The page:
Dubai-based blockchain investor Cypher Capital has launched its first seed fund specifically targeting companies in the United Arab Emirates.
The $100 million vehicle will invest in seed to Series A start-ups within the UAE and the Middle East, though could expand its reach in the future. The vehicle is fully self-funded but may open up to institutions for larger fundraising.
Bijan Alizadeh, founder and general partner at Cypher Capital, told Venture Capital Journal that the VC grew out of a desire to mentor start-ups in the blockchain space.
“There are a lot of people who want to invest in blockchain projects, but the challenge is that many of the companies don’t have the experience to run a $100 million or $500 million company,” Alizadeh said. “There is a certain discipline and experience you need to pass certain stages, and that’s where we come in as a strategic coach.”
Global blockchain funding reached $25.2 billion in 2021, an increase of 713 percent year over year, according to CB Insights. Funding for blockchain accounted for 4 percent of global venture dollars as more investors are attracted to the sector.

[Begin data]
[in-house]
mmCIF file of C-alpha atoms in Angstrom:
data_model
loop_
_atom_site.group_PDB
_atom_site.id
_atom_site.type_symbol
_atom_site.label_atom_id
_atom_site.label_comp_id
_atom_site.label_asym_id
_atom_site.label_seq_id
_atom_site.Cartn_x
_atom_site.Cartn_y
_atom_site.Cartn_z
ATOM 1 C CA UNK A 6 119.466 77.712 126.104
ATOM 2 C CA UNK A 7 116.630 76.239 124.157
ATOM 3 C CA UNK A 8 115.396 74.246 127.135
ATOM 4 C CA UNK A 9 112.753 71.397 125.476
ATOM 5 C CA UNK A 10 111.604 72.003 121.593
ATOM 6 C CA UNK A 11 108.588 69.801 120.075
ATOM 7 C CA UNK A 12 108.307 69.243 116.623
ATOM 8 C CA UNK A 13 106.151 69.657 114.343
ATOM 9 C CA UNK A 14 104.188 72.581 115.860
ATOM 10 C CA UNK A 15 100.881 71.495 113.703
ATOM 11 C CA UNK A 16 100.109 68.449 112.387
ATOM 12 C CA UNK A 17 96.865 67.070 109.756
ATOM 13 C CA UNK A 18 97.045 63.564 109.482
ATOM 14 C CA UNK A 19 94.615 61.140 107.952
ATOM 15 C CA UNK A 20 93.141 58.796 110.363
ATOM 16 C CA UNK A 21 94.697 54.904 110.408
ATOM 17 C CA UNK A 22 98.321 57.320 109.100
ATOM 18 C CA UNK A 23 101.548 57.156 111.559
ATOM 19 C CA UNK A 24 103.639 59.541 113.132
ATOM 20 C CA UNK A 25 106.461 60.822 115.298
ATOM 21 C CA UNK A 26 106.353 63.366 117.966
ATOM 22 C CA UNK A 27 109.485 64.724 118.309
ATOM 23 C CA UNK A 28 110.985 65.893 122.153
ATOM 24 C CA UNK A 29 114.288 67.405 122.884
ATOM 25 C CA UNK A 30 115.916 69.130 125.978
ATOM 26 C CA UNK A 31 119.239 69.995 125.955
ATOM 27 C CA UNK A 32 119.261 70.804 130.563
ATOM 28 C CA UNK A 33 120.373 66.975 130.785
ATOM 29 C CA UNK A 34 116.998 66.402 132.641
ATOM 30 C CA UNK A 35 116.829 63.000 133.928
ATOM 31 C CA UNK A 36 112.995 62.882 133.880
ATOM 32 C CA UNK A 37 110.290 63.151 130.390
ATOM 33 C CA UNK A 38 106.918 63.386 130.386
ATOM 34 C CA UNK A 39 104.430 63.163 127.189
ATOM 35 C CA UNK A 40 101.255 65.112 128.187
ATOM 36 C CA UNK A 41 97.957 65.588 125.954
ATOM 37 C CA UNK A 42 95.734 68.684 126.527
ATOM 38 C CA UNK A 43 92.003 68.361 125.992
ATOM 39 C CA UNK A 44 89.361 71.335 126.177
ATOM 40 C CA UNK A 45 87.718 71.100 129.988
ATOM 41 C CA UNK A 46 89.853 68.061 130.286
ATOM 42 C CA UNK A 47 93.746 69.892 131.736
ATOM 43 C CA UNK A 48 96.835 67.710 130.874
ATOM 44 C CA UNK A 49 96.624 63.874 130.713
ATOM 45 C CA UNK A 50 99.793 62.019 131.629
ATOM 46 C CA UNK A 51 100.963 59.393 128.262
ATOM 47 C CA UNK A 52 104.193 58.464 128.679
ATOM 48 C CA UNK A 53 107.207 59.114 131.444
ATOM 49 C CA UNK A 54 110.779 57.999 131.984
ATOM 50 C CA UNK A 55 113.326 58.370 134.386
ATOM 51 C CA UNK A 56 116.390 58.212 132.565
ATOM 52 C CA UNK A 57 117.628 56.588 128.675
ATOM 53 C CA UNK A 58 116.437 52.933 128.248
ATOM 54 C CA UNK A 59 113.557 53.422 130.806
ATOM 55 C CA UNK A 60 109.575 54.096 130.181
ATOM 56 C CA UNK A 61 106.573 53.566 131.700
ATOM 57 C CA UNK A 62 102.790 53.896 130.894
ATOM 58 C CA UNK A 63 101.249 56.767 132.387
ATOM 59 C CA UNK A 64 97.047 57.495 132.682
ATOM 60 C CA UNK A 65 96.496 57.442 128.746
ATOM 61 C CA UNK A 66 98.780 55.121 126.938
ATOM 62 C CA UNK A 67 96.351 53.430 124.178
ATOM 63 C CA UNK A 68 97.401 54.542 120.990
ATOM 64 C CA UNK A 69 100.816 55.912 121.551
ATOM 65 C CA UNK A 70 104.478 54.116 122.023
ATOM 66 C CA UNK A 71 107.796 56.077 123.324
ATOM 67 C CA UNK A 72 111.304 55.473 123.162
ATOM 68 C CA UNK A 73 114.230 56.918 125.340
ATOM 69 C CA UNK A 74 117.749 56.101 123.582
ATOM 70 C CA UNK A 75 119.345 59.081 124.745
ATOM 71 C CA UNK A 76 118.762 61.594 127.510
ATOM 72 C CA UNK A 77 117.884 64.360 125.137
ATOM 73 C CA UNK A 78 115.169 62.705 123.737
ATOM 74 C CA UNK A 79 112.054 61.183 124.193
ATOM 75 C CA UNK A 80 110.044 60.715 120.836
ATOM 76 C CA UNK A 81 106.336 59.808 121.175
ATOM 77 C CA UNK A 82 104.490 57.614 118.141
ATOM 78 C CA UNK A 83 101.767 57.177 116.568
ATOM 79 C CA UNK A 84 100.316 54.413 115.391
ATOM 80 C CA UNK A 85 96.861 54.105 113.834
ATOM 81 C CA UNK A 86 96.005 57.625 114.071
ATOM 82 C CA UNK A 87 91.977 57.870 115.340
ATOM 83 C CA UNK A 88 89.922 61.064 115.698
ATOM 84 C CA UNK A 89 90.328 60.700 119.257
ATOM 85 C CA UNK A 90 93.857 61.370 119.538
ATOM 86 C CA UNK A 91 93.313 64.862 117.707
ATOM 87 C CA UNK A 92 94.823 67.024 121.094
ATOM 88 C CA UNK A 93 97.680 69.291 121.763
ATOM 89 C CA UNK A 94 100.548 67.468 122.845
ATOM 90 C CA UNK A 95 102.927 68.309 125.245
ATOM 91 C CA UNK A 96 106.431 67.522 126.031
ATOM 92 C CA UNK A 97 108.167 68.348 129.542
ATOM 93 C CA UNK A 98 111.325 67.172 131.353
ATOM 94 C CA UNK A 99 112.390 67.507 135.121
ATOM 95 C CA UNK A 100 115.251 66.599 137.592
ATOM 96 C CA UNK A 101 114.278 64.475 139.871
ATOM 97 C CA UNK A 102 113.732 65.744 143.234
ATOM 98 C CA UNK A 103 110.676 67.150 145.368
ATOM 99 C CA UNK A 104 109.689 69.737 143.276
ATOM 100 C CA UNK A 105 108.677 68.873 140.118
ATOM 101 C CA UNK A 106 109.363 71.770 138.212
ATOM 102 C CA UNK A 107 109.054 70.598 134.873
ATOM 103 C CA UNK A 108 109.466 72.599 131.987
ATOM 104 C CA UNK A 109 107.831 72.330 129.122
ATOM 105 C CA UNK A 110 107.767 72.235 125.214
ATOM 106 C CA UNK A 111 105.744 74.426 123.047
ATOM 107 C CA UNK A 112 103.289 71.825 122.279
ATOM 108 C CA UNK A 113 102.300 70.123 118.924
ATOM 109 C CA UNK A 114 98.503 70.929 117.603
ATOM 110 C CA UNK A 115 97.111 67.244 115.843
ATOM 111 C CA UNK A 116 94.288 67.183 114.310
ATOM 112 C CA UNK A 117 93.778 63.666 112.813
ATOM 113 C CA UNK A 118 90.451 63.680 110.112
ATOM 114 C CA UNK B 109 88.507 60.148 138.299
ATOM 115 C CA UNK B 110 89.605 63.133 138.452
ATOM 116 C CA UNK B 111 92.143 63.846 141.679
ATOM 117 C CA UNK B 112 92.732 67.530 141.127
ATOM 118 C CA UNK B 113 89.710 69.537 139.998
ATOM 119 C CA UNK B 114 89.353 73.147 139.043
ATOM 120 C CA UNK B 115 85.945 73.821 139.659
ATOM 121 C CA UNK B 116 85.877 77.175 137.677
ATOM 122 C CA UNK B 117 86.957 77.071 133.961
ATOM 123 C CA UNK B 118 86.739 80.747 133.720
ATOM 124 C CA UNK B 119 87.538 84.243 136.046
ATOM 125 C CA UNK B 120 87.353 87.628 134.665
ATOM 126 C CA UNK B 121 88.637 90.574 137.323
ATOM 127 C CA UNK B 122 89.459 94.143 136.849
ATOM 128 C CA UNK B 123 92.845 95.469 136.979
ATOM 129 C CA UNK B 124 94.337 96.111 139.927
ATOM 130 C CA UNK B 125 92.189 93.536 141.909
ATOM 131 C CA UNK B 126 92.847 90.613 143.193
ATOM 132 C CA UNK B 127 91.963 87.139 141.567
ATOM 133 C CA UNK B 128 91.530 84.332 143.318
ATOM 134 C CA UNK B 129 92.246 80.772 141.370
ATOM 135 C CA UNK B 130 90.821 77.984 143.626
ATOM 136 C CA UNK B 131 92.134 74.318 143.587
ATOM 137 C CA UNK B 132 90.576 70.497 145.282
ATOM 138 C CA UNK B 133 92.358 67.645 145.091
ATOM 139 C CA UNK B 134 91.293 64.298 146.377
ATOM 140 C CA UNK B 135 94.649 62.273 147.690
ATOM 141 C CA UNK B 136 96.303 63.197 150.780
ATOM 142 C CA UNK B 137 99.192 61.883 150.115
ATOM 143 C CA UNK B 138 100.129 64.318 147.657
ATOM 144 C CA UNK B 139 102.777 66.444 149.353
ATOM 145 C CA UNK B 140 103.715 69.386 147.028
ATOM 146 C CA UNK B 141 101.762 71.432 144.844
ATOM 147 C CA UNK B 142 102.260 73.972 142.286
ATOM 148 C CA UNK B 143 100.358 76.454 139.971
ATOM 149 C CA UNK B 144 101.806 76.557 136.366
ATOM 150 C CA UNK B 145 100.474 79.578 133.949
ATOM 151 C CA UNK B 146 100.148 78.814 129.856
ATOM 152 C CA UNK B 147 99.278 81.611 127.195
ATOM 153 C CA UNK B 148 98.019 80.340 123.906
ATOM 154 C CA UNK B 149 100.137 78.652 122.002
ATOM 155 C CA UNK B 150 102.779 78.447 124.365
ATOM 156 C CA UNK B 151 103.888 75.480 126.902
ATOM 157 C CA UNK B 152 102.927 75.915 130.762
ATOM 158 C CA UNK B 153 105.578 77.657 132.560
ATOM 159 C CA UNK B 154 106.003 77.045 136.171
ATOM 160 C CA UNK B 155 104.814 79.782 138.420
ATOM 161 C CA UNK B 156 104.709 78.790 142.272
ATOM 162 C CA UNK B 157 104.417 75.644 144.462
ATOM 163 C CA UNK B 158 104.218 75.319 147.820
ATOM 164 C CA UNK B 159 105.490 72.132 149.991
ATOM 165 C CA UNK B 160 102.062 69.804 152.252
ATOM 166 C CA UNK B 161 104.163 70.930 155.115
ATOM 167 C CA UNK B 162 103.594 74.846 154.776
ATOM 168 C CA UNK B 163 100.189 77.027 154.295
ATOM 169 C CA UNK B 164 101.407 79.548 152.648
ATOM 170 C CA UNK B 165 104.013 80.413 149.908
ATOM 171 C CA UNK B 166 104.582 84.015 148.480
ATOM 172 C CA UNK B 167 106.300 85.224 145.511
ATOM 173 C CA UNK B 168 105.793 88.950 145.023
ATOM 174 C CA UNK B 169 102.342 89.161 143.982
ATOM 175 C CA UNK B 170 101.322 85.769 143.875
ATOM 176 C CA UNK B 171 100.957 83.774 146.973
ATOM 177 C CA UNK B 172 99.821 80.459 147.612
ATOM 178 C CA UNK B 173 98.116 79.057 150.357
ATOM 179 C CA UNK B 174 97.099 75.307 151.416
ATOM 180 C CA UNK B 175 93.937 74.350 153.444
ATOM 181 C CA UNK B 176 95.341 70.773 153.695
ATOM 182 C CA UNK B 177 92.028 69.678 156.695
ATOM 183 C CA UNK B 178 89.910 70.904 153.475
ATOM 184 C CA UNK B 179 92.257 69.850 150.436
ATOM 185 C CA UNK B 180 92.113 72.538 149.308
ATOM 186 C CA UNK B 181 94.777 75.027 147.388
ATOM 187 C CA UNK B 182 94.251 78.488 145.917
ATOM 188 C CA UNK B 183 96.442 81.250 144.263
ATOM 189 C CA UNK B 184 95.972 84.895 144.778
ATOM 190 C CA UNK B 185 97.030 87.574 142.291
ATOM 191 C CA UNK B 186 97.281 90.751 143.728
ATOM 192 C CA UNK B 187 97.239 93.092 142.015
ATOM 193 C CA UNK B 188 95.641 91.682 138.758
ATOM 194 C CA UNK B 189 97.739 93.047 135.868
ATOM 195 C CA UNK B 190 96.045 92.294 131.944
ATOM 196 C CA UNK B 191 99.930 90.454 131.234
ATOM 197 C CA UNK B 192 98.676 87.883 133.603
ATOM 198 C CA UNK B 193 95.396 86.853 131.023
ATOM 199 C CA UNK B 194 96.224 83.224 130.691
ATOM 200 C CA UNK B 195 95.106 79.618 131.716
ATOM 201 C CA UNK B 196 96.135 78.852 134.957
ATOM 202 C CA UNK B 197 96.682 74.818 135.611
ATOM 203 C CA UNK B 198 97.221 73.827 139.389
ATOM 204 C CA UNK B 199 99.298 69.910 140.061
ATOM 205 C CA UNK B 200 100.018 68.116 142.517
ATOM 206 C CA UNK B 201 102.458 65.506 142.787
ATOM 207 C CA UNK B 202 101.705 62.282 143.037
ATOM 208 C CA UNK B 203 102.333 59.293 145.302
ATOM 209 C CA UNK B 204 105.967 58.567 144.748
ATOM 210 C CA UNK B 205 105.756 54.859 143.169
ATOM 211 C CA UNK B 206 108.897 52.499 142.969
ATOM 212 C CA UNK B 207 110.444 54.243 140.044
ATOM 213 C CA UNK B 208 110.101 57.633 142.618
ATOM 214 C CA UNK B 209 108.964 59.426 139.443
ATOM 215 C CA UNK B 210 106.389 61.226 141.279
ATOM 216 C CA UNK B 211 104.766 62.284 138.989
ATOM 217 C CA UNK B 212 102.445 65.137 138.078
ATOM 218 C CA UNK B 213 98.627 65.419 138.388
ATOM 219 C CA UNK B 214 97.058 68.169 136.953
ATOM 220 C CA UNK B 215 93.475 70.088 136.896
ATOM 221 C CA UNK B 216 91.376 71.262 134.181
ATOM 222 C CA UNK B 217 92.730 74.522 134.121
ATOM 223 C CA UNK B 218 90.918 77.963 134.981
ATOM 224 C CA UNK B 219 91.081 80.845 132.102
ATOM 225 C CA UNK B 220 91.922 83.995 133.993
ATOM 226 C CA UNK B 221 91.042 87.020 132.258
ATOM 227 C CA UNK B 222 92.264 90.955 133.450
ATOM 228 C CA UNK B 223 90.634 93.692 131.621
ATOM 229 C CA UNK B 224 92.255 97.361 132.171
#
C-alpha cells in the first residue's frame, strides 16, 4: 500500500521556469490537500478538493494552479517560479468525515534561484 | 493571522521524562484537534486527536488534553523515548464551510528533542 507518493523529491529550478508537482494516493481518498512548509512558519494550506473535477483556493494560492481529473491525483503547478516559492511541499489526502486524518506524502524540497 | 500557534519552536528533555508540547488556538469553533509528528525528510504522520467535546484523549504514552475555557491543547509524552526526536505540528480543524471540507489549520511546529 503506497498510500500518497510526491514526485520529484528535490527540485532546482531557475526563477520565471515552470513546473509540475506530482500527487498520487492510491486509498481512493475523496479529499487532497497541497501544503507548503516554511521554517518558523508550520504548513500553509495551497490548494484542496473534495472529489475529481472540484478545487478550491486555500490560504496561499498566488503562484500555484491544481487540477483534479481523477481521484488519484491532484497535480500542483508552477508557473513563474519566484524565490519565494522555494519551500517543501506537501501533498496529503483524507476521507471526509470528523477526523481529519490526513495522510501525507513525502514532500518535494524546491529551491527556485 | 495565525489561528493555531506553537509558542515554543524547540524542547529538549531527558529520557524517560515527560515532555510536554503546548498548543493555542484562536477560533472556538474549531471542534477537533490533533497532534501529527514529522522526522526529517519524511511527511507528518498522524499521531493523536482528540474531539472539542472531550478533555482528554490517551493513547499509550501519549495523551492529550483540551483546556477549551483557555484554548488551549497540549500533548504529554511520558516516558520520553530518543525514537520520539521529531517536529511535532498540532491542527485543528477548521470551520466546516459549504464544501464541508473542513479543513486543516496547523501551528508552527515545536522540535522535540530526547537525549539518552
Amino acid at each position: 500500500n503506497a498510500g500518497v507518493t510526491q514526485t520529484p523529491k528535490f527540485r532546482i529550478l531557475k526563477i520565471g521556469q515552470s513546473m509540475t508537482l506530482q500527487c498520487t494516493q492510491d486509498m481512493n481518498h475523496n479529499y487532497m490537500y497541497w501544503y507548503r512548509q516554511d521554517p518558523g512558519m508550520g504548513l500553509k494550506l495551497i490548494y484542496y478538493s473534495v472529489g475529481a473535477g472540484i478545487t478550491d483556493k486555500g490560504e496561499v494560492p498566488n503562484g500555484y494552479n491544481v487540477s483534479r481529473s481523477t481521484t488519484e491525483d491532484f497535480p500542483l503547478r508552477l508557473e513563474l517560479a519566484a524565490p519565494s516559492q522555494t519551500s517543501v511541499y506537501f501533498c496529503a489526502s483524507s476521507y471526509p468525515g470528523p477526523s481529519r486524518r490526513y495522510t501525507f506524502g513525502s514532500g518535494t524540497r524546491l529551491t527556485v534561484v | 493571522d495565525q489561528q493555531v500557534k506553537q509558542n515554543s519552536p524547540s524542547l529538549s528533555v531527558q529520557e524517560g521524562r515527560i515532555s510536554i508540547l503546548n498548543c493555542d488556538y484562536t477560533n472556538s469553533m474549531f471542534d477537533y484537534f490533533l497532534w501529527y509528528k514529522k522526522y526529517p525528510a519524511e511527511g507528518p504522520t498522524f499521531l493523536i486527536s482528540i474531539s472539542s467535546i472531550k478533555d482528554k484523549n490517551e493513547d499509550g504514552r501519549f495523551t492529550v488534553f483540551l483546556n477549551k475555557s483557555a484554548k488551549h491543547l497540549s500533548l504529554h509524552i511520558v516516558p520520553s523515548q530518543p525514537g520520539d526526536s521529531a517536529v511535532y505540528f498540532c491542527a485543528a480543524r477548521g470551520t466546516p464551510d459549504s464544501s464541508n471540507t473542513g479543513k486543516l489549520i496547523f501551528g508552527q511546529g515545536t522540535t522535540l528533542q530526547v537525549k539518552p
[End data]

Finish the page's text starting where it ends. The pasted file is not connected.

Alizadeh said the fund has already invested in seven companies. Cypher aims to invest in at least 20 companies per year. Most of its investments are in the metaverse and games finance sector of blockchain, though Alizadeh expressed hope that his firm will work with companies in the decentralized finance area, too.
Cypher span out of an earlier venture firm from Alizadeh called Phoenix Venture Capital, part of Phoenix Technology, which began mining bitcoin in 2015. Alizadeh said that, after Cypher was launched, the earlier venture iteration was shuttered.
Alizadeh has been investing in blockchain for years and invested in companies such as the open-source platform Near, Web3 company Skale, and blockchain platform Flow. Cypher itself invested $1.5 million in Crypto Oasis Sentio, a blockchain ecosystem in the Emirates.
Support services that Cypher provides include marketing and publicizing products and services of portfolio companies. It is also building a 10,000-square-foot crypto and blockchain hub in Dubai that it expects to open by August 2022.
Alizadeh said the UAE has been friendly to crypto companies with regulations that encourage the establishment of companies and relaxed taxation.
Even though the pace of investment in blockchain is very fast, Alizadeh believes they will take their time before expanding beyond the Middle East for now.
“Some people start expanding very fast, but we believe we’re rolling out at the right place at the right time,” he said. “We need to focus on our market first, and then we expand to Singapore and Miami.”